Comparison of a Pololu Carrier with Sharp GP2Y0D8x Digital Distance Sensor and a Pololu Digital Distance Sensor (irs16a).

Comparison of a Pololu Carrier with Sharp GP2Y0D8x Digital Distance Sensor and a Pololu Digital Distance Sensor (irs16a).

These new sensors use an on-board rangefinder module to determine distance by measuring the time of flight (ToF) of invisible, eye-safe infrared laser light. They are available in three different digital output versions with the same range thresholds as the GP2Y0D8x series:

We also have one additional option for more advanced applications:

(More on that version below.)

A camera with no IR filter shows the infrared light emitted by a Pololu Digital Distance Sensor.

The Pololu Digital Distance Sensors work like the Sharp sensors: they operate with either a 3.3 V or 5 V supply and output a simple digital signal, which is low if an object is detected within the specified range, high otherwise. They have the same indicator LED, pinout, and form factor as our GP2Y0D8x carrier boards (but are much thinner than the Sharp sensors), allowing them to be drop-in replacements in most applications.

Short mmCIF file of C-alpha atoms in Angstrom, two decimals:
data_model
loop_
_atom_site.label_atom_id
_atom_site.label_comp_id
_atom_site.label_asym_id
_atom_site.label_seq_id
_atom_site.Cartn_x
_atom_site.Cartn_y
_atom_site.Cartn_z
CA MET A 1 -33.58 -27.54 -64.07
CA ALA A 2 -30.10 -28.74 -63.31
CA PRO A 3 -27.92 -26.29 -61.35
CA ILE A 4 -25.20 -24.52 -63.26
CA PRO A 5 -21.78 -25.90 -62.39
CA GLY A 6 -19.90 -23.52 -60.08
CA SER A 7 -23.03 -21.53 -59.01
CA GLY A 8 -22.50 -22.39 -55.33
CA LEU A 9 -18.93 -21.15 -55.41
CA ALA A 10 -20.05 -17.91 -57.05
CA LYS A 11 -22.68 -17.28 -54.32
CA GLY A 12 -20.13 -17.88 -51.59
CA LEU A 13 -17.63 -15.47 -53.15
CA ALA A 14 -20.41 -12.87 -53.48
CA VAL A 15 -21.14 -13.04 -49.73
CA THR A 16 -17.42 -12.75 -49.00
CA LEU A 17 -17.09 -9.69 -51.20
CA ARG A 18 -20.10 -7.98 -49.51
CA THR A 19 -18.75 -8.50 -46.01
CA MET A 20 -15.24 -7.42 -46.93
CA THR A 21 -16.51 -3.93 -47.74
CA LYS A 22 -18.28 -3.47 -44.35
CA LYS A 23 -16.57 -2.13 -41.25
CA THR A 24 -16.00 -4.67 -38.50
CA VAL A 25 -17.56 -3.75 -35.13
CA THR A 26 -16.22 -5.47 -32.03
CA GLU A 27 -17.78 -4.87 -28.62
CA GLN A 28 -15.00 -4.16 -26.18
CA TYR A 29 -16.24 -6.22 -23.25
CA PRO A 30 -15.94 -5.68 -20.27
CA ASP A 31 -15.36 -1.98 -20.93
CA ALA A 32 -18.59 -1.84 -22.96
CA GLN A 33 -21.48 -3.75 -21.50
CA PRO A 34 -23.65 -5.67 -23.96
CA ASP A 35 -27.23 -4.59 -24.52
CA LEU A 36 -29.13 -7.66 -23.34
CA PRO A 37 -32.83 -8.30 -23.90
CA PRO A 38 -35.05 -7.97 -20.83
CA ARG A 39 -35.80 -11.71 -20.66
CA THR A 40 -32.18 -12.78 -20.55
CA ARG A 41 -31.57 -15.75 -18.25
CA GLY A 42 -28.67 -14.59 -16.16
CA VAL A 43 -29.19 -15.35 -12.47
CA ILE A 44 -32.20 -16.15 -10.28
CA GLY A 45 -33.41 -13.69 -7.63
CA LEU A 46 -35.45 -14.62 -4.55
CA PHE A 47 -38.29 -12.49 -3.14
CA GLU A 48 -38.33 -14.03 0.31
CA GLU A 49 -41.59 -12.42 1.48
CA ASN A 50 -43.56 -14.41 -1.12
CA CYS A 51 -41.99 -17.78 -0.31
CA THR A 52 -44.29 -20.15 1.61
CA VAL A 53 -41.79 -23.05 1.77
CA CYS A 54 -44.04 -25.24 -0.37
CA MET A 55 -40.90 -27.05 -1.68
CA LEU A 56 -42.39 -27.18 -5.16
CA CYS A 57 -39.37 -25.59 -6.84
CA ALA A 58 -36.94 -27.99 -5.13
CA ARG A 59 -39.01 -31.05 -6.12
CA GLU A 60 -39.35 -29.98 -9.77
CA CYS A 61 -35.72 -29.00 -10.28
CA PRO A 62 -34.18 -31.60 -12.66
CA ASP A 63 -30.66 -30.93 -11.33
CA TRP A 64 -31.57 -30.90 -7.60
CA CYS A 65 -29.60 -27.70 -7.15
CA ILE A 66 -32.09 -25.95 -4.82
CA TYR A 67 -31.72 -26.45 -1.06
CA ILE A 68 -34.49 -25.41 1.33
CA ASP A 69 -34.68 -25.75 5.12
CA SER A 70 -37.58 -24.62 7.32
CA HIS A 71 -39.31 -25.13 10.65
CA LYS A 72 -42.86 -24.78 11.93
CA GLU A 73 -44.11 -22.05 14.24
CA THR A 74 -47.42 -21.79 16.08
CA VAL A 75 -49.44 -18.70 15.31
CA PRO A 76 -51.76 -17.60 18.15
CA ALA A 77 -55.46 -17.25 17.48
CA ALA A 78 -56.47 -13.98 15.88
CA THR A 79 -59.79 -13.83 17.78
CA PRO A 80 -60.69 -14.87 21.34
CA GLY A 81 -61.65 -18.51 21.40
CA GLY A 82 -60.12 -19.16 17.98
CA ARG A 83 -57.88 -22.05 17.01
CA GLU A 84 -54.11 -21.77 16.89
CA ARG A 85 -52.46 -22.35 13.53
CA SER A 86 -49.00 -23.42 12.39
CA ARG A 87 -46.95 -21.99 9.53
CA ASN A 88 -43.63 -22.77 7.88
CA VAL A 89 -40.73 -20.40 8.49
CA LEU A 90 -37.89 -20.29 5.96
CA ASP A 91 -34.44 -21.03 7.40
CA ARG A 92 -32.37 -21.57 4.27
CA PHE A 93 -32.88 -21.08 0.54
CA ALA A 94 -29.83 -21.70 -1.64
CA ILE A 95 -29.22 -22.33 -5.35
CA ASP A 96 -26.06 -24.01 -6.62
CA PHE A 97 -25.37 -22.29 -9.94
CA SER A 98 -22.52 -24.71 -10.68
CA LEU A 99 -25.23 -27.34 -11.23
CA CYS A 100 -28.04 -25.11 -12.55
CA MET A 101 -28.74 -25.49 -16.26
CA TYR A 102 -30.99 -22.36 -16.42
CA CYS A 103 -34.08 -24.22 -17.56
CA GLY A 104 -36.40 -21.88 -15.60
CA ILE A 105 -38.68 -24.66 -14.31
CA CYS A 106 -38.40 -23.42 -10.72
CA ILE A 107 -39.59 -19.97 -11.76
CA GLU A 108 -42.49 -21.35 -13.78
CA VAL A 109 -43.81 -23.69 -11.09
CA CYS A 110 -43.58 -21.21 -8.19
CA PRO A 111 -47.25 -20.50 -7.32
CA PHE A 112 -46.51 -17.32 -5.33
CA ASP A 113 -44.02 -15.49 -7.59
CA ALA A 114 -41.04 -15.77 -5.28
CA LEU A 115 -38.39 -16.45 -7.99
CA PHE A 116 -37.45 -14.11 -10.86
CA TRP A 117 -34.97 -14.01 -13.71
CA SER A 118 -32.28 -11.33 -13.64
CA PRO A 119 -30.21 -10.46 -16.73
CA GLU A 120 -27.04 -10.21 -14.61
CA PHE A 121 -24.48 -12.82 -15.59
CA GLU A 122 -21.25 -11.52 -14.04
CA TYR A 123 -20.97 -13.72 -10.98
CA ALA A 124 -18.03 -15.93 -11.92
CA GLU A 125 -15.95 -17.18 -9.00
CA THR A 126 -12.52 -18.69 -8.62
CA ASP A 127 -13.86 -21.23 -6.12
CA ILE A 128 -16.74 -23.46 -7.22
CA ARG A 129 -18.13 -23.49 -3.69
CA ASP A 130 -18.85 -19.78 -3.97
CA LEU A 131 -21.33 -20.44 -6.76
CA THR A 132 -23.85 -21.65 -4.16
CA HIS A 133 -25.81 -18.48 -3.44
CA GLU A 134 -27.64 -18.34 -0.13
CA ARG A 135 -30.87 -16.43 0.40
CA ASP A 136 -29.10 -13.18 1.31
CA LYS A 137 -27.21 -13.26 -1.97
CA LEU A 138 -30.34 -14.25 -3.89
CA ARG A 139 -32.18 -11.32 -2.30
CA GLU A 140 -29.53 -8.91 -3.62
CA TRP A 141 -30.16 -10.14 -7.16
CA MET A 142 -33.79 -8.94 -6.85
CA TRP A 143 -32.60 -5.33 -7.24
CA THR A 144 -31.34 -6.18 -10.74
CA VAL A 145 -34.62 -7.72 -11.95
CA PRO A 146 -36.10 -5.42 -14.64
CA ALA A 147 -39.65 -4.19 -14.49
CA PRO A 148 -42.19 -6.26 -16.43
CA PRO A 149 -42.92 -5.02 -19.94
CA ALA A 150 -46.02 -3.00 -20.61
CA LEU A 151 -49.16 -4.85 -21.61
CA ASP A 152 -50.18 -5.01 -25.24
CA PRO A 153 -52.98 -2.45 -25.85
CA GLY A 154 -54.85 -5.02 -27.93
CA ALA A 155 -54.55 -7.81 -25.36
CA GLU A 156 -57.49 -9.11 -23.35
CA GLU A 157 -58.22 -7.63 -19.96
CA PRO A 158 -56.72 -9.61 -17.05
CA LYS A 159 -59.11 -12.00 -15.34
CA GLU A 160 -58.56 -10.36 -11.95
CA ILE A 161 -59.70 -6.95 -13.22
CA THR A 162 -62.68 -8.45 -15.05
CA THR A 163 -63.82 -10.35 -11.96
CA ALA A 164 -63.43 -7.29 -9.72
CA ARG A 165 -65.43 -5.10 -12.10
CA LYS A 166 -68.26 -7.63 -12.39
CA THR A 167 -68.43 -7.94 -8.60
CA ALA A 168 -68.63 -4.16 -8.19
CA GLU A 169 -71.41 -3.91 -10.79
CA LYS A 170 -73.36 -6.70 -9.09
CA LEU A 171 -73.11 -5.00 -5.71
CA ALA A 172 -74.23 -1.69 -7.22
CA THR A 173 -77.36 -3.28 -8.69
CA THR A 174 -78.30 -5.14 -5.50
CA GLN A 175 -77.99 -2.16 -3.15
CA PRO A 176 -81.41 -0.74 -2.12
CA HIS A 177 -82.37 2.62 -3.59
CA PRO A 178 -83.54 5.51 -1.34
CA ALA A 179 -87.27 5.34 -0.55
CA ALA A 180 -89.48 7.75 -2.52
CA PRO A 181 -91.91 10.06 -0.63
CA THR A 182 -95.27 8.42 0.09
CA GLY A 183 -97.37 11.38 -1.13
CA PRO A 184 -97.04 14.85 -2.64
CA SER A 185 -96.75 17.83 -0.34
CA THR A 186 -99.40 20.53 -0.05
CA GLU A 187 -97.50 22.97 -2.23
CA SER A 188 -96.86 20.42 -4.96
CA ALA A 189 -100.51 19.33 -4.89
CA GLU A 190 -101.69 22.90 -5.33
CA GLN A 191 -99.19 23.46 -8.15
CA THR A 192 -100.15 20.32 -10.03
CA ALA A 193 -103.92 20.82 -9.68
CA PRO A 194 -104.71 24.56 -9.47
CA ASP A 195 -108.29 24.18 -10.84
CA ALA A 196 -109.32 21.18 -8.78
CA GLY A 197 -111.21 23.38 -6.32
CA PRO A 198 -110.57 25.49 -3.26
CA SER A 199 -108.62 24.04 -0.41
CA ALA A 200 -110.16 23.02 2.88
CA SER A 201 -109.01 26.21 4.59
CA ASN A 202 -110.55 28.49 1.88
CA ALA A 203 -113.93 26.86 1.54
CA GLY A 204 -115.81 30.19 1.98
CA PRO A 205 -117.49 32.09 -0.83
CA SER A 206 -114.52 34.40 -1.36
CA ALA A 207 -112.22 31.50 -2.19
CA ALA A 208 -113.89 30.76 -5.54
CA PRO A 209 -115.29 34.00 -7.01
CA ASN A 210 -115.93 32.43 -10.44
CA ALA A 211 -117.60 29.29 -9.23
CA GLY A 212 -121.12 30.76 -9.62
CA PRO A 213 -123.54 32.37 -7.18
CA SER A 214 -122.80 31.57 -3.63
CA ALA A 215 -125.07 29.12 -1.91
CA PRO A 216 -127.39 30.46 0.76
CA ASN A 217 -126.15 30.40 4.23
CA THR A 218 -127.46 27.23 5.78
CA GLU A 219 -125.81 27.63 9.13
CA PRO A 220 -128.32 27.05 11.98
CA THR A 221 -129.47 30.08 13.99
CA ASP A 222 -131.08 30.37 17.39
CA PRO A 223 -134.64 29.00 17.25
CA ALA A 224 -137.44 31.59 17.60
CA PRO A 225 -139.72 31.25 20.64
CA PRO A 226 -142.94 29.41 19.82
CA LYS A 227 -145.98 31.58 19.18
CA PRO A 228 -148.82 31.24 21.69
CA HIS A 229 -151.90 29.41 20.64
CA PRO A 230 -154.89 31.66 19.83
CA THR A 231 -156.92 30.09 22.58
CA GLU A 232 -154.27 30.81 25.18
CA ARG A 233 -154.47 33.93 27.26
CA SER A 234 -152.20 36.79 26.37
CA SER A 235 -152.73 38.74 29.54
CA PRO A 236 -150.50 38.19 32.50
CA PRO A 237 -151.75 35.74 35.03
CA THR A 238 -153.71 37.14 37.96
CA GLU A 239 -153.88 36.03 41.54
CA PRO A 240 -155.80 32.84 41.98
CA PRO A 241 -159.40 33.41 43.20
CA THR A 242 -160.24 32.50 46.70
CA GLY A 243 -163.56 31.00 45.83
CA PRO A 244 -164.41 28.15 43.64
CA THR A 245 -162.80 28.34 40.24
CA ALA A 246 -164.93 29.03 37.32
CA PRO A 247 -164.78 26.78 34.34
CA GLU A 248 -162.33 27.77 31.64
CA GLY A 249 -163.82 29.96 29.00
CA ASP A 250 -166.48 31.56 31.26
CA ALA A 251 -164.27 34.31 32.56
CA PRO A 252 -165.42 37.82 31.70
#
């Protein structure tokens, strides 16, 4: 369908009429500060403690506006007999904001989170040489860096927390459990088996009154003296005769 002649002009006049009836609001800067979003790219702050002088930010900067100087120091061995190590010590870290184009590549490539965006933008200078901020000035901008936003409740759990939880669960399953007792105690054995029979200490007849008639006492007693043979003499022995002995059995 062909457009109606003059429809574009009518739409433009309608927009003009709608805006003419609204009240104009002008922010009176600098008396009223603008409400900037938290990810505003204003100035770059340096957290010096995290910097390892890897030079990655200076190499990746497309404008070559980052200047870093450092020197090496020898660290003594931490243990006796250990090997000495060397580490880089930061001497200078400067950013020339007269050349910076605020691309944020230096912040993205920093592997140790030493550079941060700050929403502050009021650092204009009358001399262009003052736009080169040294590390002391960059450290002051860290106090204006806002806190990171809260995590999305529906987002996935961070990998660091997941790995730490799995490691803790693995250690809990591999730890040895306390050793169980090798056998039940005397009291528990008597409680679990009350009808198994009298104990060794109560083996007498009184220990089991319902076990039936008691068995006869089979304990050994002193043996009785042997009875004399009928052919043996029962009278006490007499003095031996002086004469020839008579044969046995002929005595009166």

The pulse width output version looks almost identical to its digital output counterparts, but instead of simply indicating the presence or absence of an object, it outputs a pulsed signal (similar to a hobby servo control signal) that encodes the distance it is measuring in the length of each high pulse. By timing these pulses, you can get quantitative range readings for targets up to half a meter away (depending on reflectance and environmental conditions).

The four numbered surface-mount jumpers on these sensors’ printed circuit boards, near the mounting hole on the front side, determine the sensor’s operating mode. You can change the jumper connections yourself to customize its behavior and even effectively convert the sensor into a different version (more information on the jumper settings will be available soon). And since we assemble and program these boards here in our Las Vegas facility, we can produce a custom-configured batch of sensors for you. If you are interested in manufacturing customization, please contact us for more information.